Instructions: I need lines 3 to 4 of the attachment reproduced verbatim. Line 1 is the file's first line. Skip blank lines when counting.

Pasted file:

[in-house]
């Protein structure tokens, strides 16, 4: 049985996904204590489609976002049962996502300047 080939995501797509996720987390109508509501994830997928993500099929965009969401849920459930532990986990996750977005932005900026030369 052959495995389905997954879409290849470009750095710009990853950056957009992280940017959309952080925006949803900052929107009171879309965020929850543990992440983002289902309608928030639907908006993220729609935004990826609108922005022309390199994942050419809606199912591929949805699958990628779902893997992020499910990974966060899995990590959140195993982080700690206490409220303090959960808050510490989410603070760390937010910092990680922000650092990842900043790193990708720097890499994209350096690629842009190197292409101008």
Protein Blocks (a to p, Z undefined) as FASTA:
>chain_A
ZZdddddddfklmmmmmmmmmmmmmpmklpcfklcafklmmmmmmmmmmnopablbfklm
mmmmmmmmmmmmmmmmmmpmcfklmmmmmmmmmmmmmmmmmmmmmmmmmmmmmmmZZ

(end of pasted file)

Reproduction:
Protein Blocks (a to p, Z undefined) as FASTA:
>chain_A